Project Runway's Take On Children: Cute, Very Small
I skipped last week’s Project Runway, but after watching this week’s episode I really can’t resist a little commentary. It’s just too good to pass up when the challenge is to design an outfit for a little girl and one of the designers’ first responses is, “I am scared of children. I don’t…surround myself with children, I don’t have any children…they are very small.” How, pray tell, does one “surround” oneself with children, short of creepy daily visits to a Gymboree? There’s something additionally delicious in Jonathan’s ending statement that children “are very small” – the suggestion being that his experience is so limited that the only characteristic he can name is perhaps the most absurdly basic description of a child imaginable.
Remember how two weeks ago I was complaining that the Campbell’s Soup Can designs weren’t unexpected enough? This week’s offering of flapping petal-covered clown pants certainly helped make up for that. No one saw them coming, and while Nina groped for adjectives like “confusing,” “circus-like,” and “weird,” Heidi went straight to the point: “I think it’s hideous. It’s just bizarre.” Low points also included Janeane’s under-designed romper and poorly fitting jacket, (which looked like “a cheap mall outfit”), and Jonathan’s well-deserved complaints from his “very small” child model. He dressed her in an A-line dress with a tiny organza-layered bolero jacket, which she happily admitted was “kind of like pushing into my skin.”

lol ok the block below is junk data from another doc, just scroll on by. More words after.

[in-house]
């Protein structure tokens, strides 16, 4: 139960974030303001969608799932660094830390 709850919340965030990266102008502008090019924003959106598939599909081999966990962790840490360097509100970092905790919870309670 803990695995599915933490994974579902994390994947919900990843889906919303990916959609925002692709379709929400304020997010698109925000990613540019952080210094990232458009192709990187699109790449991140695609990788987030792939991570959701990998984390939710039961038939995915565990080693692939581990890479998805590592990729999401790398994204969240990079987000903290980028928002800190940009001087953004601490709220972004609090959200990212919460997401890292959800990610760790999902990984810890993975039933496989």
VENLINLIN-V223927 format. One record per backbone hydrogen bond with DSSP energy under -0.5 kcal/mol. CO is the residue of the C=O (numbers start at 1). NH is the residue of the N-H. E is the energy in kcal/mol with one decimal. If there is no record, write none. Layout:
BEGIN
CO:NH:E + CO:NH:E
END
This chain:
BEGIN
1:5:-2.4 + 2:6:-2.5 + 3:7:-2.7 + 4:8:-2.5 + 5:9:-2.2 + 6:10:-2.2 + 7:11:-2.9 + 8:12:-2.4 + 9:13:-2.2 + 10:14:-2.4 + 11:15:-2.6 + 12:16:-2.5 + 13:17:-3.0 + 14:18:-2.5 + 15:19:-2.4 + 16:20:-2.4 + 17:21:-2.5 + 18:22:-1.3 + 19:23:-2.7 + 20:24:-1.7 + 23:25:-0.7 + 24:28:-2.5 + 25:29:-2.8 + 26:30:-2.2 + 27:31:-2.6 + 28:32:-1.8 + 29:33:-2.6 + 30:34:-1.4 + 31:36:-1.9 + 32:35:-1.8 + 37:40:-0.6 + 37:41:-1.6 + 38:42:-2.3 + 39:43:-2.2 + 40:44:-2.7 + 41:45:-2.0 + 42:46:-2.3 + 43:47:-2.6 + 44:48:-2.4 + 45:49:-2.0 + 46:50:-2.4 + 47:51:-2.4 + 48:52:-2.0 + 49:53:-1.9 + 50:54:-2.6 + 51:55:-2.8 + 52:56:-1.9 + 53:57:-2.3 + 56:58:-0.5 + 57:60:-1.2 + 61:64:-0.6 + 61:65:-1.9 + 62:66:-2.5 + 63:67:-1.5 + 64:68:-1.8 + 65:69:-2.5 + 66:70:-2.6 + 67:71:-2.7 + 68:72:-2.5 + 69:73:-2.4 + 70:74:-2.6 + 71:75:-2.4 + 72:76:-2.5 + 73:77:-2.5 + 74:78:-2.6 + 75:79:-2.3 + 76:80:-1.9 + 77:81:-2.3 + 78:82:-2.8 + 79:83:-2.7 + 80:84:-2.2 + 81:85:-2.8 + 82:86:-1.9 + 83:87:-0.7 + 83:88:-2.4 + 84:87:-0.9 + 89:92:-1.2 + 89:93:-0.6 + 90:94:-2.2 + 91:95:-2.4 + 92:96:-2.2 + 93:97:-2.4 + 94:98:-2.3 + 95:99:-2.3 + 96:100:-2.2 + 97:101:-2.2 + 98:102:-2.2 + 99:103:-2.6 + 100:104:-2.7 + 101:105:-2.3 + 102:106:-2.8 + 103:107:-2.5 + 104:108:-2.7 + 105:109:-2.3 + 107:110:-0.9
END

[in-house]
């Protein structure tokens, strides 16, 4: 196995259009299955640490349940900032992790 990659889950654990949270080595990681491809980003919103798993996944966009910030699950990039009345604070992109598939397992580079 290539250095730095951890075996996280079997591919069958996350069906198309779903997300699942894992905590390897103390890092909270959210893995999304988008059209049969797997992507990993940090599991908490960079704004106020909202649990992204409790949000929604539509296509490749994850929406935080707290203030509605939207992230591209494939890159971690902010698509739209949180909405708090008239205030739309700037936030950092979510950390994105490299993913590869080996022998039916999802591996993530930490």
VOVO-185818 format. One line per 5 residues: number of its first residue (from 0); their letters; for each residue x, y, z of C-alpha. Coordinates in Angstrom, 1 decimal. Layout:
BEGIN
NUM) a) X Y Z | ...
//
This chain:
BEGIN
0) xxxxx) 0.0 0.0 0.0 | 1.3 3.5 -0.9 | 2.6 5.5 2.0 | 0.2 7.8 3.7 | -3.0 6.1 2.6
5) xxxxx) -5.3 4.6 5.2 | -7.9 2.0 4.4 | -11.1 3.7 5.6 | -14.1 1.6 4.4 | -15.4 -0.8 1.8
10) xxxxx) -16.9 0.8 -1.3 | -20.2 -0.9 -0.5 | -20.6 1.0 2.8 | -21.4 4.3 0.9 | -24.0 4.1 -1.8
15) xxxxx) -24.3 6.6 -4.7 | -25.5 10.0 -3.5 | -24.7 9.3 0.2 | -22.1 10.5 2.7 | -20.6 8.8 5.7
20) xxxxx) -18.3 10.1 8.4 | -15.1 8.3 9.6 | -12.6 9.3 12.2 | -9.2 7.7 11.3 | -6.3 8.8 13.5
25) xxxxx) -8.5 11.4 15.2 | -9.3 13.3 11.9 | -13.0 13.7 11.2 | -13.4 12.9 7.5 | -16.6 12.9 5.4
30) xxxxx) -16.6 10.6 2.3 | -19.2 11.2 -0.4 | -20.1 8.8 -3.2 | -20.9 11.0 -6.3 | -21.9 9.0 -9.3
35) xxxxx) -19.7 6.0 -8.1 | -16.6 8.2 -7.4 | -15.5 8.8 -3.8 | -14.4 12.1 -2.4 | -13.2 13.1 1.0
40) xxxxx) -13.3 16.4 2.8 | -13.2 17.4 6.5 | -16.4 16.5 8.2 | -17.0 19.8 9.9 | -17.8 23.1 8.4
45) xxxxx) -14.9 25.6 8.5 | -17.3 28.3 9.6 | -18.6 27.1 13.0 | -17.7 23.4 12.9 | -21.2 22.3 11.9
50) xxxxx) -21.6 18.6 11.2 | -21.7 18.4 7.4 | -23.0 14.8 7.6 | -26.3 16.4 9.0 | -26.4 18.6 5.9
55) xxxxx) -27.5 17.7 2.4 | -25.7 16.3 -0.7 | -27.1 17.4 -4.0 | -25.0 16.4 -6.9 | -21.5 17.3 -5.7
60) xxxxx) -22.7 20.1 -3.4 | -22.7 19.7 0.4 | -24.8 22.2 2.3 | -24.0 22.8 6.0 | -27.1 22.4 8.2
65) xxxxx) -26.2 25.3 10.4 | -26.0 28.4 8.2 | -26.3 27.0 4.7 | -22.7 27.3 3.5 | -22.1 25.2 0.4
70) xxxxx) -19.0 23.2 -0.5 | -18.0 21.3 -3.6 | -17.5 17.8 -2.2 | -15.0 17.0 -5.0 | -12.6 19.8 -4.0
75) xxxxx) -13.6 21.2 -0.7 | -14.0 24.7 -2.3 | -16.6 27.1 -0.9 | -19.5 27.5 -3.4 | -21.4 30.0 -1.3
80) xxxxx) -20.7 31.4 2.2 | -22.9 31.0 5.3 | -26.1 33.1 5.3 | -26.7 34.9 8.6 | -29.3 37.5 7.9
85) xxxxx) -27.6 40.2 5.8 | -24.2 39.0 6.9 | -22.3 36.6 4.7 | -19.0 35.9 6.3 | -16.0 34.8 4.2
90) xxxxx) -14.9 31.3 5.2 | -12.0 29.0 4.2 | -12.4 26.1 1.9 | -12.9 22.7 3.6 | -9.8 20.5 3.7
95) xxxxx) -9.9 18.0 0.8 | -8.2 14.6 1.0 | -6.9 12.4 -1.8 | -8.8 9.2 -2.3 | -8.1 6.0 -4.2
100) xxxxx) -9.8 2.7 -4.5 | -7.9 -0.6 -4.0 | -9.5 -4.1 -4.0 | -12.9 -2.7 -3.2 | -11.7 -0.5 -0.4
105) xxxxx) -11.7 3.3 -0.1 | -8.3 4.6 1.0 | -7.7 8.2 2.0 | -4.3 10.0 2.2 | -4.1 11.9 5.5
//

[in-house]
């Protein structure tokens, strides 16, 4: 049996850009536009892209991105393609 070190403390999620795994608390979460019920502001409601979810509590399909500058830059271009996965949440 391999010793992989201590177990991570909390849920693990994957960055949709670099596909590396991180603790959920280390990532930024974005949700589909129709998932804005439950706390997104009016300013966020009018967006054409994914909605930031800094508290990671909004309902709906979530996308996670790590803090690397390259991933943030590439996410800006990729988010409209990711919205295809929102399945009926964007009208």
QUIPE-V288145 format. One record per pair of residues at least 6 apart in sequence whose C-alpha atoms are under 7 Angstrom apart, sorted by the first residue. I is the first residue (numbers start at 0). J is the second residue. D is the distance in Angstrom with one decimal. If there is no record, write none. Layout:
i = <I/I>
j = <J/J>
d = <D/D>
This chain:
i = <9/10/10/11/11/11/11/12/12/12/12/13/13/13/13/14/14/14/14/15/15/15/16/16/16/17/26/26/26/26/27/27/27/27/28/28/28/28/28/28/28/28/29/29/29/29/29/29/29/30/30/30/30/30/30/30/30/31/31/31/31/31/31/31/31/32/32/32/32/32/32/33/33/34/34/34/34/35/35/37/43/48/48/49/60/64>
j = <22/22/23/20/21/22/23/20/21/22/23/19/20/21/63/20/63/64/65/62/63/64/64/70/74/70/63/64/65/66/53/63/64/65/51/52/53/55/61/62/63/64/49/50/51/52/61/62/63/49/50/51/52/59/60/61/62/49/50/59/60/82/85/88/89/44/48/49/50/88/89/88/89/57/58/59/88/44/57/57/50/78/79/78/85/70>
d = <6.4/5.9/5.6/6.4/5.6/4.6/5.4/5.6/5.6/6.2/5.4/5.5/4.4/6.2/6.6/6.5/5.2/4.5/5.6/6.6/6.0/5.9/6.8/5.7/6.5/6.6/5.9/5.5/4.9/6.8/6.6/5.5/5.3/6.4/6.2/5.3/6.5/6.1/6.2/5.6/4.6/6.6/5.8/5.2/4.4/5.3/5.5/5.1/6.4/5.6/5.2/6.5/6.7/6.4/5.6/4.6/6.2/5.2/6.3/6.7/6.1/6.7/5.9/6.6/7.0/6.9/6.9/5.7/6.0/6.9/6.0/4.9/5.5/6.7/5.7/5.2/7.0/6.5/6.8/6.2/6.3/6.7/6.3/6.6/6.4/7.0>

It pleased me that while Jonathan got thrown under the bus for uncomfortable clothing, Seth Aaron won for his thoughtful, comfortable design. He mentioned specifically that he made sure to use “soft fabrics” and I had an instant flashback to childhood, where the sole measure of any clothing was whether or not it was itchy. It’s also hard not to love his adorable child model, who ducked behind the adult model before holding up the purse as her favorite part.
The nice thing about challenges like this is that it forces the designers to think outside their comfort zones, but falls in a useful middle space between “do whatever you like” and “design something out of material so totally absurd that it’s not at all reflective of what clothing should be.” The latter group is certainly fun television, but ultimately more about entertainment than fashion. Children’s clothing does exist, and as the booming children’s and pre-teen television market has made clear, products aimed toward children are a vibrant industry. Episodes like this make designers like Jonathan seem snotty and aloof, but also not that intelligent about the wide world of real people’s clothing.
Next week looks like a return to the “material so totally absurd” category, and from the looks of Tim’s responses, it’ll be a mess. As I, too, am ultimately more about entertainment than fashion, I say – huzzah!